Mitochondrial DNA and microsatellite variation in the eider duck (Somateria mollissima) indicate stepwise postglacial colonization of Europe and limited current long-distance dispersal

R. Tiedemann
Abstract To unravel the postglacial colonization history and the current intercolony dispersal in the common eider, Somateria mollissima, we analysed genetic variation at a part of the mitochondrial control region and five unlinked autosomal microsatellite loci in 175 eiders from 11 breeding colonies, covering the entire European distribution range of this species. As a result of extreme female philopatry, mitochondrial DNA differentiation is substantial both among local colonies and among distant geographical regions. Our study further corroborates the previous hypothesis of a single Pleistocene refugium for European eiders. A nested clade analysis on mitochondrial haplotypes suggests that (i) the Baltic Sea eider population is genetically closest to a presumably ancestral population and that (ii) the postglacial recolonization progressed in a stepwise fashion via the North Sea region and the Faroe Islands to Iceland. Current long-distance dispersal is limited. Differentiation among colonies is much less pronounced at microsatellite loci. The geographical pattern of this nuclear genetic variation is to a large extent explained by isolation by distance. As female dispersal is very limited, the geographical pattern of nuclear variation is probably explained by male-mediated gene flow among breeding colonies. Our study provides genetic evidence for the assumed prominent postglacial colonization route shaping the present terrestrial fauna of the North Atlantic islands Iceland and the Faroes. It suggests that this colonization had been a stepwise process originating in continental Europe. It is the first molecular study on eider duck populations covering their entire European distribution range. [source]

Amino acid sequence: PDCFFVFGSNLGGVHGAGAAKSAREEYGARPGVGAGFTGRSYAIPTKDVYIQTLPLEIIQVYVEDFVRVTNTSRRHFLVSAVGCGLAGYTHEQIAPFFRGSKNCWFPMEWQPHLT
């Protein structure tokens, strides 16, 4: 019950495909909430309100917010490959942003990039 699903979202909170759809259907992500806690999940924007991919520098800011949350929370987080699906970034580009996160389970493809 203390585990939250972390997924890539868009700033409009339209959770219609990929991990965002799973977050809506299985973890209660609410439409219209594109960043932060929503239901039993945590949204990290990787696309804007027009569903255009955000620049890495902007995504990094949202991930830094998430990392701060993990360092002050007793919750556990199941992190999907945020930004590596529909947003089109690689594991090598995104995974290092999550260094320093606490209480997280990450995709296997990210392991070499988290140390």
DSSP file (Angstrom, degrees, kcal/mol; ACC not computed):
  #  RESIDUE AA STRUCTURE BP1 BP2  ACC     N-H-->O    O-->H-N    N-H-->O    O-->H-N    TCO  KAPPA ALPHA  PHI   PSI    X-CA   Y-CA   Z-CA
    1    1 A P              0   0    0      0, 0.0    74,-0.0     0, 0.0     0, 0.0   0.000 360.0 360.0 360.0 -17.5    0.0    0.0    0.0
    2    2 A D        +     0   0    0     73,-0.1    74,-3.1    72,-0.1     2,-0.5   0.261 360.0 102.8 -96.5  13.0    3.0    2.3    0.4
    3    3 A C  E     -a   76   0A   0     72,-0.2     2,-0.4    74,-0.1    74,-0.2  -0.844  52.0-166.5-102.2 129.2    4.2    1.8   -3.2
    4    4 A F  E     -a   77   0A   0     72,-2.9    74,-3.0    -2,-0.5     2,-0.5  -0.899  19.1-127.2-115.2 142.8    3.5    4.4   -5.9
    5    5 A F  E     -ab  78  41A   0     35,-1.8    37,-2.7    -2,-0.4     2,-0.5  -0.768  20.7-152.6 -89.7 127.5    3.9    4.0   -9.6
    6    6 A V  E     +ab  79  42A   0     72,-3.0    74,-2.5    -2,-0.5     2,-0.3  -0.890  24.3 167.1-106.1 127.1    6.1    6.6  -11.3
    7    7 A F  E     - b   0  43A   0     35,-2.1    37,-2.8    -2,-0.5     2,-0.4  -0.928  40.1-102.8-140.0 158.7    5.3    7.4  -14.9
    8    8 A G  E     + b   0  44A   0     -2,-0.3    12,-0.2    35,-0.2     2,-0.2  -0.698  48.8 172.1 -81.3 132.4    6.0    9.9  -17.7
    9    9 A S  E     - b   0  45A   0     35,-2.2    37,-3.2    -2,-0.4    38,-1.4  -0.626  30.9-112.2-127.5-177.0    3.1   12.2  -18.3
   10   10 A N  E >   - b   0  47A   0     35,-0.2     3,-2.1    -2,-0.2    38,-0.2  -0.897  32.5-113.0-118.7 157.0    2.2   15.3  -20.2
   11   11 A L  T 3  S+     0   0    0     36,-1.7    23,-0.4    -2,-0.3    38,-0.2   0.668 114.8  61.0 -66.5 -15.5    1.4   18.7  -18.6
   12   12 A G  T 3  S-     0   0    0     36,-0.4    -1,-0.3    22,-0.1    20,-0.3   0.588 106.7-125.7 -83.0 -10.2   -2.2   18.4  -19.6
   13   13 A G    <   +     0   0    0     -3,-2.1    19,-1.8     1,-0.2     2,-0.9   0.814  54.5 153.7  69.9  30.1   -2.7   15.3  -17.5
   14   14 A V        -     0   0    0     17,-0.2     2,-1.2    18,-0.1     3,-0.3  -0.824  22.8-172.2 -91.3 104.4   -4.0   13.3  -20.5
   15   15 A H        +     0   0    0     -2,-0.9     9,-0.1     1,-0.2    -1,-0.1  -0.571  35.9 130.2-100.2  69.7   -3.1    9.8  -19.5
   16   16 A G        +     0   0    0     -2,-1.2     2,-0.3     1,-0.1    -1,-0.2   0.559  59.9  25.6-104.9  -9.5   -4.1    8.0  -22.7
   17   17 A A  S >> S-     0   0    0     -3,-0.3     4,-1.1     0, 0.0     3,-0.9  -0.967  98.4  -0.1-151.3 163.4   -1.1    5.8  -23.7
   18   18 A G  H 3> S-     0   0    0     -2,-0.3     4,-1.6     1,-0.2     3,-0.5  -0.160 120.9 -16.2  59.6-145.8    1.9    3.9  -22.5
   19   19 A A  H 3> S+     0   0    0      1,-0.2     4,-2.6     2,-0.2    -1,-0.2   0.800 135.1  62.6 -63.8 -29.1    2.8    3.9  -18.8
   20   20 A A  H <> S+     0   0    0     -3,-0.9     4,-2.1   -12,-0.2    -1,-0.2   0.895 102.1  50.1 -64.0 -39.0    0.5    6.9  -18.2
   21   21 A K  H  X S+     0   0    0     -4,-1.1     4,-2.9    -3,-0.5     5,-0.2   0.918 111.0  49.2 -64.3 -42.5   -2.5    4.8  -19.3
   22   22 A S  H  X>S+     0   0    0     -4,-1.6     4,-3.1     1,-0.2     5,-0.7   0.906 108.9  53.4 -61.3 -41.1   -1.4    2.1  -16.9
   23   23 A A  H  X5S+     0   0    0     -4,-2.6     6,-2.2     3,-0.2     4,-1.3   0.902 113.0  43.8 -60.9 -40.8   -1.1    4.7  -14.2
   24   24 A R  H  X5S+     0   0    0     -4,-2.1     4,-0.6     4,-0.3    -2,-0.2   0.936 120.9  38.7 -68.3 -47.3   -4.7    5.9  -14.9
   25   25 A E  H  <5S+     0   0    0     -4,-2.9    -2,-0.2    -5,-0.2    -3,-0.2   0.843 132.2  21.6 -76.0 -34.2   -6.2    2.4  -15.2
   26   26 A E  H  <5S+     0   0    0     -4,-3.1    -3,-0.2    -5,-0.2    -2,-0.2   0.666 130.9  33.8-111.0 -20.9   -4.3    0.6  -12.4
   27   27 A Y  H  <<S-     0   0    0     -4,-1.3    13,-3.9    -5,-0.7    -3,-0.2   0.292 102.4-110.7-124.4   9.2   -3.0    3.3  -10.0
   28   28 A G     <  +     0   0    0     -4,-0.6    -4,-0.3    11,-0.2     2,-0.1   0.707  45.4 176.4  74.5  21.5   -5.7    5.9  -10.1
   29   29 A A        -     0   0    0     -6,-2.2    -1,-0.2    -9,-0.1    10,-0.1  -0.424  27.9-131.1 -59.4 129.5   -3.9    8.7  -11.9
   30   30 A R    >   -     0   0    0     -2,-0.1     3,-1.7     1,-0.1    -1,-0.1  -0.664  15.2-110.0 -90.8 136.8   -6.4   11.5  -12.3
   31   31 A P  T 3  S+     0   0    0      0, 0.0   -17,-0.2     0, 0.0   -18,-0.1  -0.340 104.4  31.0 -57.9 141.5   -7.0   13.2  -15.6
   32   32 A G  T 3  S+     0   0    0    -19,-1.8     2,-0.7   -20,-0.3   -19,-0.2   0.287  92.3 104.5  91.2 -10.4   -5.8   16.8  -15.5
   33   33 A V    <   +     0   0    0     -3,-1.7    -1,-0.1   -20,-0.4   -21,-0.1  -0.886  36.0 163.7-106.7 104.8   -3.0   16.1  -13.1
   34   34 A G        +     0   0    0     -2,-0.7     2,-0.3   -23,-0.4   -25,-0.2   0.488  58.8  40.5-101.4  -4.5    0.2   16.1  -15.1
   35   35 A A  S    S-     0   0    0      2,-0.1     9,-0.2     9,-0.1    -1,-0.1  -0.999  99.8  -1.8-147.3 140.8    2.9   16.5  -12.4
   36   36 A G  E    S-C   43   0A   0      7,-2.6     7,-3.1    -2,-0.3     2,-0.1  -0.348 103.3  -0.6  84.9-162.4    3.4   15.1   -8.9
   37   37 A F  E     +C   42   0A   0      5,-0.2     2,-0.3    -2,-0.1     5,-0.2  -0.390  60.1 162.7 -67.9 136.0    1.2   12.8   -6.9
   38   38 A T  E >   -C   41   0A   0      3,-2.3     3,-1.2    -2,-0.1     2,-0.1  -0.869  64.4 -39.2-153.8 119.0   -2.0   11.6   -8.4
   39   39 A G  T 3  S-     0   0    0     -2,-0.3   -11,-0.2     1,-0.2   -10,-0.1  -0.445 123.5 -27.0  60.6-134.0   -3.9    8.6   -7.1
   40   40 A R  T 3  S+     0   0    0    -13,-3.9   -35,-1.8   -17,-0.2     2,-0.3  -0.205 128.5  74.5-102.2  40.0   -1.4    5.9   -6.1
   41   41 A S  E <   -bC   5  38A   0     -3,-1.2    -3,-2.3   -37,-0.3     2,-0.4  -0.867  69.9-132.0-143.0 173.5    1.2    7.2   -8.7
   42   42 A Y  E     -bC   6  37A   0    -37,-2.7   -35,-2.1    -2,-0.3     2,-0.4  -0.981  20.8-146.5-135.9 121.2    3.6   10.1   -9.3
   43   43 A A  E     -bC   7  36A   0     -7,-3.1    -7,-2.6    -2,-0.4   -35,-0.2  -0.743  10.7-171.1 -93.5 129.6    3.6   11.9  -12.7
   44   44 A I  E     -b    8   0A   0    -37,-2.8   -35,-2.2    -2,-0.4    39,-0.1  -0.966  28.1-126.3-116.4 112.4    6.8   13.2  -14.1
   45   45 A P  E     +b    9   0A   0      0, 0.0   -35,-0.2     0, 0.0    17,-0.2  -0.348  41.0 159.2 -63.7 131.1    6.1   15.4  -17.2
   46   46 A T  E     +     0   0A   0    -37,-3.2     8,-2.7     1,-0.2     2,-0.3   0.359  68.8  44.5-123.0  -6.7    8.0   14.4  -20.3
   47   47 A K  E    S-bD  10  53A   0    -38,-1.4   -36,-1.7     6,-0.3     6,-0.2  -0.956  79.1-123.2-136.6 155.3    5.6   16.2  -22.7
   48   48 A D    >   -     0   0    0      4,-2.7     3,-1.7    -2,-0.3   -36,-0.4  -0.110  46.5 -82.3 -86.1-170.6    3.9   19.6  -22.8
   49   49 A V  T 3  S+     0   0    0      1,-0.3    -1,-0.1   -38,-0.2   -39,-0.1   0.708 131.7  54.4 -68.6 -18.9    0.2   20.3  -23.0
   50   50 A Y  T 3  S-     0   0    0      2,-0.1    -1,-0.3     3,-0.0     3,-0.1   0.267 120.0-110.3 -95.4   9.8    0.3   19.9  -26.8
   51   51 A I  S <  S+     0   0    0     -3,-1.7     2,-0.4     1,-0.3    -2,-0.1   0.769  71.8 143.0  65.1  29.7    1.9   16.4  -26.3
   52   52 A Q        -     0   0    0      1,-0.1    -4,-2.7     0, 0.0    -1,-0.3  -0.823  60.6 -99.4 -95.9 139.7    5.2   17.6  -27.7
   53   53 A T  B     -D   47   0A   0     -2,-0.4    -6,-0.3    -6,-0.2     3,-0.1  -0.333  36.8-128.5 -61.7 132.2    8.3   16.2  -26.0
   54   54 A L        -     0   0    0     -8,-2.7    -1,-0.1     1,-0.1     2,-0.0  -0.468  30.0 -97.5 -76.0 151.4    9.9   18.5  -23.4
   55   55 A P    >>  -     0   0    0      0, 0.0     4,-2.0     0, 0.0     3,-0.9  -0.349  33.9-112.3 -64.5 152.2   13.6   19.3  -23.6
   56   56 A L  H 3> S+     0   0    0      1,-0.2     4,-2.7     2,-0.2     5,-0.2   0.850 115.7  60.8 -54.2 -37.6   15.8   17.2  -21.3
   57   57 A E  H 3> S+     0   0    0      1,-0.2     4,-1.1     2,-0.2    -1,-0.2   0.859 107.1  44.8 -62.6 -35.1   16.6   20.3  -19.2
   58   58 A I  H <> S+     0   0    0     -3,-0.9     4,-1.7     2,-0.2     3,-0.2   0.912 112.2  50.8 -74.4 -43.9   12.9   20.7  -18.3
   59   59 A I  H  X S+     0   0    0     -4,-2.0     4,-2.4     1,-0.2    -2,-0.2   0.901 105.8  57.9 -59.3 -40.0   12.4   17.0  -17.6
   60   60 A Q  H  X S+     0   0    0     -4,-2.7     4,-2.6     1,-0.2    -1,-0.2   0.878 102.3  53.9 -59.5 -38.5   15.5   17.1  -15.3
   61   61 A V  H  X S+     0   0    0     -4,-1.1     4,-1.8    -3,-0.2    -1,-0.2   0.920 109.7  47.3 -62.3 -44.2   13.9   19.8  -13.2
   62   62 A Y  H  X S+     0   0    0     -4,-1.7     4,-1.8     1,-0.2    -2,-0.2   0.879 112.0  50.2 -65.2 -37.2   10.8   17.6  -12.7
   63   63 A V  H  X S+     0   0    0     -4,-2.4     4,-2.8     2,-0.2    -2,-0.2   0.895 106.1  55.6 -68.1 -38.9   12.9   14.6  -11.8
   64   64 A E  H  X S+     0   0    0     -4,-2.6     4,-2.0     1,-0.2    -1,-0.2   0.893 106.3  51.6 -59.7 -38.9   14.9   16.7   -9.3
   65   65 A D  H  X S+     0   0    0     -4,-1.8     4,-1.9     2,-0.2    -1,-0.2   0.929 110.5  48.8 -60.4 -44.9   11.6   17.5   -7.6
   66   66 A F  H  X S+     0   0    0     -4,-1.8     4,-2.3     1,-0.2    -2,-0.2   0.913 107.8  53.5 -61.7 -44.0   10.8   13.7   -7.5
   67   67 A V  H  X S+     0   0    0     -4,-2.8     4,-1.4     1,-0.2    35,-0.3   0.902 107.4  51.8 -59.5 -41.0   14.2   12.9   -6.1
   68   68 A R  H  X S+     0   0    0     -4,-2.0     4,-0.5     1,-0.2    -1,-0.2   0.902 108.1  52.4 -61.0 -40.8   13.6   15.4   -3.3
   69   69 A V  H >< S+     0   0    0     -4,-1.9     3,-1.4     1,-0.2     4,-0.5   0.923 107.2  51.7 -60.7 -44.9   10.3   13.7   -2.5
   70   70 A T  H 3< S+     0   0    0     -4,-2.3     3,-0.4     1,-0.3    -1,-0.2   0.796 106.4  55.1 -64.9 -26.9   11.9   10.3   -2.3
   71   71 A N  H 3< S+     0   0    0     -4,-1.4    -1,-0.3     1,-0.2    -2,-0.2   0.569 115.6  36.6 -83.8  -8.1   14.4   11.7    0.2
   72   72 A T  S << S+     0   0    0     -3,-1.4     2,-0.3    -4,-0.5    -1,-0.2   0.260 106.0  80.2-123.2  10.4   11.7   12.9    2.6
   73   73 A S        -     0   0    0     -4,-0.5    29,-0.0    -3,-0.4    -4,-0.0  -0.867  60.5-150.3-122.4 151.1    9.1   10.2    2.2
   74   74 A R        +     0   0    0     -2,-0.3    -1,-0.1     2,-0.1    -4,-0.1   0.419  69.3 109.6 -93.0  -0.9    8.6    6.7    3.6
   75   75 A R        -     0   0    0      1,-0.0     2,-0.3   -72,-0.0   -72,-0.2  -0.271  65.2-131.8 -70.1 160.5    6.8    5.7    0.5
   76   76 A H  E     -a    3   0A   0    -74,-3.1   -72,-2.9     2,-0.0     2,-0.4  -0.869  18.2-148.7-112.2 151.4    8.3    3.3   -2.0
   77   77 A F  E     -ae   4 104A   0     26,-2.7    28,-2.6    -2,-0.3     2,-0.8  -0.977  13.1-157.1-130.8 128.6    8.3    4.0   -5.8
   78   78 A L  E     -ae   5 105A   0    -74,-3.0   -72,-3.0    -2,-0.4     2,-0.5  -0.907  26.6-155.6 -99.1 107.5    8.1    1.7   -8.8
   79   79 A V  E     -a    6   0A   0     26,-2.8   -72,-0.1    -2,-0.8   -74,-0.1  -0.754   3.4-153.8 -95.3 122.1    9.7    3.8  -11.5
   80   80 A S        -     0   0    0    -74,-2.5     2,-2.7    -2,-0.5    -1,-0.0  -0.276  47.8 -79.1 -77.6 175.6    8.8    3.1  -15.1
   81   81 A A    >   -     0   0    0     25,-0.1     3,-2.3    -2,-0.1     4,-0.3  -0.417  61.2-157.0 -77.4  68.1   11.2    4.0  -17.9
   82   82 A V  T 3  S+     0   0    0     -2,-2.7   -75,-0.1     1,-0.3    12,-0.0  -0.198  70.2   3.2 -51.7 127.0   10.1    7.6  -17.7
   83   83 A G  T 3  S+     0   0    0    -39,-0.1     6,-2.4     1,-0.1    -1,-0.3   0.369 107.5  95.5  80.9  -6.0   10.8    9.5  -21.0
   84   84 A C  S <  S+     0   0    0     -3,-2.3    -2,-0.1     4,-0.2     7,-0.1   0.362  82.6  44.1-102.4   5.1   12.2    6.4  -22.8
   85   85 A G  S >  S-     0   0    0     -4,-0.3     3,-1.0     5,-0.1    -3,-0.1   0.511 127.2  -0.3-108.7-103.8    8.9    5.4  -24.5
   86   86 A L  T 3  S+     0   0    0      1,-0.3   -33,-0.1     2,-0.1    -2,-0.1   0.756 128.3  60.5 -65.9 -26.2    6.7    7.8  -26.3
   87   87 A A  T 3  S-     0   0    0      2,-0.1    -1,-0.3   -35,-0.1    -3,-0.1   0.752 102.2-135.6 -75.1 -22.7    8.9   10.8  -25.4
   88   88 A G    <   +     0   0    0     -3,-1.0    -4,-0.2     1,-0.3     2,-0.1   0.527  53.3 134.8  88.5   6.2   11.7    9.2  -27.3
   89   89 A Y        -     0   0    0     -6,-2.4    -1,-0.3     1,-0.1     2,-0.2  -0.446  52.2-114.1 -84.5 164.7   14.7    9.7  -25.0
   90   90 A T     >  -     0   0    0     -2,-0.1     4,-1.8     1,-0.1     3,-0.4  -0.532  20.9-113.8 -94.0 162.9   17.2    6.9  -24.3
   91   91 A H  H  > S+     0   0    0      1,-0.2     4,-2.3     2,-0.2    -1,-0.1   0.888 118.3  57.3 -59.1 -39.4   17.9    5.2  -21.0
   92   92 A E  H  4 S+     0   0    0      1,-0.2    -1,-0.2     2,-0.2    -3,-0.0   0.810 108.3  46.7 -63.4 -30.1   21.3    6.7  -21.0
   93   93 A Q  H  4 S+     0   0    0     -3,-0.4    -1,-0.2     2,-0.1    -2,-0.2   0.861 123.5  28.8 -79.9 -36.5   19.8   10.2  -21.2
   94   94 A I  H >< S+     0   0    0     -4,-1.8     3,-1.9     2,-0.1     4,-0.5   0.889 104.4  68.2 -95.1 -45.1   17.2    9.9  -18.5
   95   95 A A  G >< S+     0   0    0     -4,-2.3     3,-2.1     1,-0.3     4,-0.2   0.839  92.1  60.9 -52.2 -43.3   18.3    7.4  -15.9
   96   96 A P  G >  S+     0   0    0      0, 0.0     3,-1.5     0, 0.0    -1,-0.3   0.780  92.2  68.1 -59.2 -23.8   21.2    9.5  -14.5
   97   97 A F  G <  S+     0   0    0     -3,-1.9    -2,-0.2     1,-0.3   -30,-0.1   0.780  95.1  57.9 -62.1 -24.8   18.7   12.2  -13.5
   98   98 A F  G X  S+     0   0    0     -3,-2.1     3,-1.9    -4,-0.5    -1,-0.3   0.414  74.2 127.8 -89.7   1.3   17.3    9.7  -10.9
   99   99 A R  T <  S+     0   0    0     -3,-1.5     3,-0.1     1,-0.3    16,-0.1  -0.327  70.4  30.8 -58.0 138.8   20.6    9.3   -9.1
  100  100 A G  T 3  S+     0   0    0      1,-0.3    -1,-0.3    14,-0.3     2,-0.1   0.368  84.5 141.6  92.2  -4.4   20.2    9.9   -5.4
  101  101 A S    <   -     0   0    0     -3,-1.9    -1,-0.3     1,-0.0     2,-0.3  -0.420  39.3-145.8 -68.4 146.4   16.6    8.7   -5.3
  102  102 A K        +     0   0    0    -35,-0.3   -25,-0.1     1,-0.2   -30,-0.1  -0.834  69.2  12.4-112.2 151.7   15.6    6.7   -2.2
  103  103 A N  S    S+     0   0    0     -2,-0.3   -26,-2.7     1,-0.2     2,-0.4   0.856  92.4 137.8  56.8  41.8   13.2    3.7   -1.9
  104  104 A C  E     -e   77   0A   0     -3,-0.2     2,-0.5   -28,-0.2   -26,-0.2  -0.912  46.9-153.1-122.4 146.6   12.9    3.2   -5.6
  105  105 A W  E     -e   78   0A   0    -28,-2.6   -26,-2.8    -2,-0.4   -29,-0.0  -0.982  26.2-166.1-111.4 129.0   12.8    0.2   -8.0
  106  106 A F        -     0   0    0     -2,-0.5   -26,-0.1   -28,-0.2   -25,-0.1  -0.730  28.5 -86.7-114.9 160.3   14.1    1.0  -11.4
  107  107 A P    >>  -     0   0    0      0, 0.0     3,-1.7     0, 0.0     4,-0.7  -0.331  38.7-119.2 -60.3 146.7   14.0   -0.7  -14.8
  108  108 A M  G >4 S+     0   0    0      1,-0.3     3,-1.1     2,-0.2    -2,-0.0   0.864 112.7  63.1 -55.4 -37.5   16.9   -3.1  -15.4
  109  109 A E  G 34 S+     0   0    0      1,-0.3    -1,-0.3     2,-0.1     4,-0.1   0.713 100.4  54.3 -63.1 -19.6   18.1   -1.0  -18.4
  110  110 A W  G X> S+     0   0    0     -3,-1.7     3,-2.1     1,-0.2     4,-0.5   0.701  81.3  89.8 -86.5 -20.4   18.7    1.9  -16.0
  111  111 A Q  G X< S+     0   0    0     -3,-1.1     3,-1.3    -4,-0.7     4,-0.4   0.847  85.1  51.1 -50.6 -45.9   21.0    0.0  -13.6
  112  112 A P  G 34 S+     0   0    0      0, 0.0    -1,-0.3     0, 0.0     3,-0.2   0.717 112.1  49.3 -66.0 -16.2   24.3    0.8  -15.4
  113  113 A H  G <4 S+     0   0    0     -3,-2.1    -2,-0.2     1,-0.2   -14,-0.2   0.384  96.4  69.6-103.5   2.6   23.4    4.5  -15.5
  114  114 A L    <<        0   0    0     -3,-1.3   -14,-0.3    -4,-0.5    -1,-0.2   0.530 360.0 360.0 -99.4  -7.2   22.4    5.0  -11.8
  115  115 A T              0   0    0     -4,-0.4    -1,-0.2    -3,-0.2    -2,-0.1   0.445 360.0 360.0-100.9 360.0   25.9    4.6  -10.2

Genetic structure of native circumpolar populations based on autosomal, mitochondrial, and Y chromosome DNA markers

Rohina Rubicz
Abstract This study investigates the genetic structure of the present-day inhabitants of Beringia in order to answer questions concerning their origins and evolution. According to recent studies, the ancestors of Native Americans paused for a time in Beringia, during which they differentiated genetically from other Asians before peopling the New World. Furthermore, the Koryaks of Kamchatka share a "ubiquitous" allele (D9S1120) with Native Americans, indicating they may have descended from the same ancestral Beringian population that gave rise to the New World founders. Our results show that a genetic barrier exists between Kamchatkans (Koryaks and Even) and Bering Island inhabitants (Aleuts, mixed Aleuts, and Russians), based on Analysis of Molecular Variance (AMOVA) and structure analysis of nine autosomal short tandem repeats (STRs). This is supported by mitochondrial DNA evidence, but not by analysis of Y chromosome markers, as recent non-native male admixture into the region appears to have partially obscured ancient population relationships. Our study indicates that while Aleuts are descended from the original New World founders, the Koryaks are unlikely to represent a Beringian remnant of the ancestral population that gave rise to Native Americans. They are instead, like the Even, more recent arrivals to Kamchatka from interior Siberia, and the "ubiquitous" allele in Koryaks may result from recent gene flow from Chukotka. Genbank accession numbers for mtDNA sequences: GQ922935-GQ922973. Am J Phys Anthropol 143:62,74, 2010. © 2010 Wiley-Liss, Inc. [source]

Coalescent simulations of Yakut mtDNA variation suggest small founding population

Mark Zlojutro